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BANGKOK 18 November 2018 23:30

Chearavanonts again top Forbes list as wealth soars for rich Thais

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Chearavanonts again top Forbes list as wealth soars for rich Thais

By The Nation




Thailand’s richest saw their collective wealth surge to more than US$162 billion, up one-third from the previous year, according to the Forbes Thailand Rich List 2018.


Among the top 50 richest on the list, two-thirds saw their wealth rise, with the top four alone adding close to $25 billion.


The list can be viewed at www.forbes.com/thailand and www.forbesthailand.com as well as in the May issues of Forbes Asia and Forbes Thailand.


After a subdued spell, Thailand’s economy is gathering momentum, Forbes noted. 


With rising exports and a recovery in domestic demand, the World Bank has forecast that, for the first time since 2012, Thailand’s economic growth will exceed 4 per cent in 2018. 


Relative to this modest upturn, the nation’s richest are enjoying a disproportionate wealth boom, spurred by stock market gains and a stronger baht.


The top four on the list are the year’s biggest dollar gainers, with the Chearavanont brothers of the Charoen Pokphand Group retaining the No 1 spot with a record $30 billion. 


Their wealth got a boost from soaring shares of their key holdings, such as 7-Eleven operator CP All, which benefited from an uptick in sales, and Chinese insurer Ping An, whose fintech bets are paying off.


Taking the second spot on the list is the Chirathivat family of Central Group, who saw their wealth rise to $21.2 billion, up from $15.3 billion last year.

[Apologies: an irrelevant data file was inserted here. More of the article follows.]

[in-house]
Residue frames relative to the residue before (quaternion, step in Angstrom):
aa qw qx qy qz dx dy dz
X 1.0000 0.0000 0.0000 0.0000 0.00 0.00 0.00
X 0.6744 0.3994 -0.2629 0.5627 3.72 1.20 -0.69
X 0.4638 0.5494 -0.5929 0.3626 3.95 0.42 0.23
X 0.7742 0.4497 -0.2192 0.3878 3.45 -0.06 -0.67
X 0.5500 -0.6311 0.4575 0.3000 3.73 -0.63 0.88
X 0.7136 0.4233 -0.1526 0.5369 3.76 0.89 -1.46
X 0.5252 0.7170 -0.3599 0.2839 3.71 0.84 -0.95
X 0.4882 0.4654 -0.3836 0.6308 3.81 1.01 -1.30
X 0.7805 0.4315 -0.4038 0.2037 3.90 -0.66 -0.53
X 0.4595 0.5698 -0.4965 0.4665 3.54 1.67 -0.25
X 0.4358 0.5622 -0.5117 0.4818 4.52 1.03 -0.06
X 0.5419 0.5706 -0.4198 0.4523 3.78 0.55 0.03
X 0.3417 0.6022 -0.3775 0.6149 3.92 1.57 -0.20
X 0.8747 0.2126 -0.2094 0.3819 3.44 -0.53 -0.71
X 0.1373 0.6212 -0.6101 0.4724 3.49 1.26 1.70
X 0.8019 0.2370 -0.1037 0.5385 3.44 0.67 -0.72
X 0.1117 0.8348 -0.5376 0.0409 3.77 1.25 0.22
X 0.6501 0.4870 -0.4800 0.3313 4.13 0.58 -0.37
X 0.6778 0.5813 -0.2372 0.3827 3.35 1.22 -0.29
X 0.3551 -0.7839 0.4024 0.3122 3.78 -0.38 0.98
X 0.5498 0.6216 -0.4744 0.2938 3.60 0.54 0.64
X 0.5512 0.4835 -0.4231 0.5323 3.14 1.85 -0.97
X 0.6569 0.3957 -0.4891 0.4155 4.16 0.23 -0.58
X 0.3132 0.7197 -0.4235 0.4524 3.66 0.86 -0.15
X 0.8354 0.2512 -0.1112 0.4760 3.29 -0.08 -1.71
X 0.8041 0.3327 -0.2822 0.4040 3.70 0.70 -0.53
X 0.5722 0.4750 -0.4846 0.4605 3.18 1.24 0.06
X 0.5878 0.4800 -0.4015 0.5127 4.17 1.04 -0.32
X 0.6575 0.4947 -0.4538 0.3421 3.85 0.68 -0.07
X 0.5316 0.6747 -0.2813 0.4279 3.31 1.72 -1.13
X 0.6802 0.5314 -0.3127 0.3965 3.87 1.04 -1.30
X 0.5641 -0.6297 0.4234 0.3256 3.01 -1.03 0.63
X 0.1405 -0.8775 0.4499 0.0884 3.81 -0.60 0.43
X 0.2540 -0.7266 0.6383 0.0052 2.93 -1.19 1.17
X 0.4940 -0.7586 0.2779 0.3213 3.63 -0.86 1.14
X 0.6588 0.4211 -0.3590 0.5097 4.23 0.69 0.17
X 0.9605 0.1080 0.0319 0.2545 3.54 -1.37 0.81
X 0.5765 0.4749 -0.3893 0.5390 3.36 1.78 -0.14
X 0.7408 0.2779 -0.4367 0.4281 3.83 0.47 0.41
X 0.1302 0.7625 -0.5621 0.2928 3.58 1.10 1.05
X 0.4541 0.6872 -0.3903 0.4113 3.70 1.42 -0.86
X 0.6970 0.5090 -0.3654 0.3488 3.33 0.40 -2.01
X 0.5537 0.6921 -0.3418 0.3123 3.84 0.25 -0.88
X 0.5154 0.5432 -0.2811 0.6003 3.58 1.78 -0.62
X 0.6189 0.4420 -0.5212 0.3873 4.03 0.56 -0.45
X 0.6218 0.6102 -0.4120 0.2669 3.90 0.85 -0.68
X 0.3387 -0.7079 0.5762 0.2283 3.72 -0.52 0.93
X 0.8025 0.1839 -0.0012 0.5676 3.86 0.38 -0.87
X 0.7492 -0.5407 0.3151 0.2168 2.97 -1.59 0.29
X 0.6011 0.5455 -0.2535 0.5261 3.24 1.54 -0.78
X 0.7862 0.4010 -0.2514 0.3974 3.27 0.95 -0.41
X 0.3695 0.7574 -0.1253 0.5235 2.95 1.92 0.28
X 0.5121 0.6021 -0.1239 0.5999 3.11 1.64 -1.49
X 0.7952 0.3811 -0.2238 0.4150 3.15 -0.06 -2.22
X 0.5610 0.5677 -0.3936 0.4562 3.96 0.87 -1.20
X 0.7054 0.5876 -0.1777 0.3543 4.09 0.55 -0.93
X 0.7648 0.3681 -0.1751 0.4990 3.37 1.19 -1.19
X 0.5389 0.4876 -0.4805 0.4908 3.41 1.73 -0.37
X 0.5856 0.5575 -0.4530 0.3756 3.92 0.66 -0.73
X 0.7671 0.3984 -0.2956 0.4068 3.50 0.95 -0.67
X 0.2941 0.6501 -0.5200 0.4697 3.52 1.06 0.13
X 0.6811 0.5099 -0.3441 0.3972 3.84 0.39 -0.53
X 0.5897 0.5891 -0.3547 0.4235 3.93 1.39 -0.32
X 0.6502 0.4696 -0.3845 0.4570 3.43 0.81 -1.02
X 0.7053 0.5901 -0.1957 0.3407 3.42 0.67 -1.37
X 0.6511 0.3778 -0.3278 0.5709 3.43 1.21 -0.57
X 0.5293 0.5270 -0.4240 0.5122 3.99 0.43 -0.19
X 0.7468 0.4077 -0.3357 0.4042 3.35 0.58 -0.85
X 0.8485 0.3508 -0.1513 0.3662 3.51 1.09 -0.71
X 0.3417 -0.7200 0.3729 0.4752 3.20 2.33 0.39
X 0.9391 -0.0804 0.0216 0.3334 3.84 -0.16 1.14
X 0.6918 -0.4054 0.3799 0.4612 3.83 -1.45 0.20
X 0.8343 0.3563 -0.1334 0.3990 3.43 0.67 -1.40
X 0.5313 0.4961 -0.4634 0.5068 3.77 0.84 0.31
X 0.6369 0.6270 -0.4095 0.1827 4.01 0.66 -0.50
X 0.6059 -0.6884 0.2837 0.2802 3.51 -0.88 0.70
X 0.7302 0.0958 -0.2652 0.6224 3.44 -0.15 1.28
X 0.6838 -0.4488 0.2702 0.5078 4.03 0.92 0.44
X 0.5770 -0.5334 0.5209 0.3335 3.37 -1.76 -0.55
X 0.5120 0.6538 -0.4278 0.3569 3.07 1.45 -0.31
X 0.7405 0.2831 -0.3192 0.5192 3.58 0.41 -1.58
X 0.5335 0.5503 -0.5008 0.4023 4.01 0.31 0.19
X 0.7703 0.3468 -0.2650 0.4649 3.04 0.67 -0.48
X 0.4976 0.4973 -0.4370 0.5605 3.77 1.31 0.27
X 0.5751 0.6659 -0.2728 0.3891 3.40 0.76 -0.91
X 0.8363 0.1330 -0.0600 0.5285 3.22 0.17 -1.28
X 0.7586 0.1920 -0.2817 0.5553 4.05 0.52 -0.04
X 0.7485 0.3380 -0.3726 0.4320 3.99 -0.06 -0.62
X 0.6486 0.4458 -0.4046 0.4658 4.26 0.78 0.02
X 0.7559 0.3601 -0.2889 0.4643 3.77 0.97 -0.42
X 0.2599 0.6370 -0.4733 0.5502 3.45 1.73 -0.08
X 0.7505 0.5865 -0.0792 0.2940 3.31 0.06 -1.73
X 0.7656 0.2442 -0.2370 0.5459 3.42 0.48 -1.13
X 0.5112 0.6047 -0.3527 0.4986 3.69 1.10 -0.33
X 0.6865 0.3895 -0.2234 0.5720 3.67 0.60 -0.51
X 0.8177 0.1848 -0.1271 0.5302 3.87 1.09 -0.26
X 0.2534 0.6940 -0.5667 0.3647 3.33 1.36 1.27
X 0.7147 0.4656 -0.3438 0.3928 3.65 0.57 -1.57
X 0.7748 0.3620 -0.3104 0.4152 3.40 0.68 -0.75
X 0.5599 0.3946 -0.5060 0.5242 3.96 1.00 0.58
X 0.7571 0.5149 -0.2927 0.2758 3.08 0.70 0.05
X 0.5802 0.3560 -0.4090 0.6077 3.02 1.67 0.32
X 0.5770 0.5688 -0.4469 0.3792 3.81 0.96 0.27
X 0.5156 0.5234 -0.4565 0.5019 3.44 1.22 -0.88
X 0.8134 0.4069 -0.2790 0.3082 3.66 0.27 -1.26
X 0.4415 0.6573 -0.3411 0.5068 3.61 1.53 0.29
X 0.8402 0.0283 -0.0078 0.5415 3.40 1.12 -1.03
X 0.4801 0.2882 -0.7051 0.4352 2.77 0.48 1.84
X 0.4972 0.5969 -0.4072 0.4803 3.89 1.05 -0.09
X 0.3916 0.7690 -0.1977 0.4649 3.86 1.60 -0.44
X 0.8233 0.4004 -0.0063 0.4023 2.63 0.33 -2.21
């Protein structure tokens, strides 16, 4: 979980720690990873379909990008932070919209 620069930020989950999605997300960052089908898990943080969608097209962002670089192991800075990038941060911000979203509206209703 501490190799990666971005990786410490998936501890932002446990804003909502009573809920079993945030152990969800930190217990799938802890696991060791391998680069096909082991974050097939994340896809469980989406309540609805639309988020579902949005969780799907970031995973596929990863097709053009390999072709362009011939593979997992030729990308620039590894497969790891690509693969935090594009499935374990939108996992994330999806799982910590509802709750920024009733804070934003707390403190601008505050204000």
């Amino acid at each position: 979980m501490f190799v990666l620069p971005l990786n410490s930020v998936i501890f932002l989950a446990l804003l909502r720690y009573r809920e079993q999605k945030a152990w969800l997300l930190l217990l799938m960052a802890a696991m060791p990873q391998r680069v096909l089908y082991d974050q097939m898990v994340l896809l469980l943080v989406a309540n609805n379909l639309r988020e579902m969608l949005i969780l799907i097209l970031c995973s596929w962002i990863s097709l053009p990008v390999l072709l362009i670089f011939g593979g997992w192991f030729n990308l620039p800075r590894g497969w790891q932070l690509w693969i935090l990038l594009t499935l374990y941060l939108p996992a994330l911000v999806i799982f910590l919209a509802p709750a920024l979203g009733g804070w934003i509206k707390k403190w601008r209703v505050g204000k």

Red Bull owner Chalerm Yoovidhya and his clan took the No 3 spot on the list as their wealth increased by $8.5 billion to $21 billion this year.


Charoen Sirivadhanabhakdi (No 4, $17.4 billion) of Thai Beverage saw his fortune increase by $2 billon from a year ago.


Another big winner is Aloke Lohia (No 9), whose wealth surged 89 per cent to $3.3 billion this year. Since 2014, his prolific deal-making saw his Indorama Ventures net 16 acquisitions across the globe, including in Europe and North America. For 2017, his company reported a 17 per cent jump in revenue to $8.4 billion.


Reflecting rising prosperity, there are $32-billion-plus fortunes on this year’s list, four more than in 2017. There are four new names, including two newly minted billionaires who join the ranks after taking their companies public. 


US-educated Sarath Ratanavadi (No 7), CEO of Gulf Energy Development, which listed in December, is the richest newcomer with $3.4 billion.


Prachak Tangkaravakoon (No 14) makes his debut on the list with a net worth of $2.1 billion. 


The other two new listees are from Thailand’s buoyant beauty industry. They are Suwin and Tanyapon Kraibhubes (No 40) of Beauty Community with a combined net worth of $715 million and Sarawut Pornpatanaruk (No 45, $675 million), whose Do Day Dream is cashing in on the skin-whitening craze.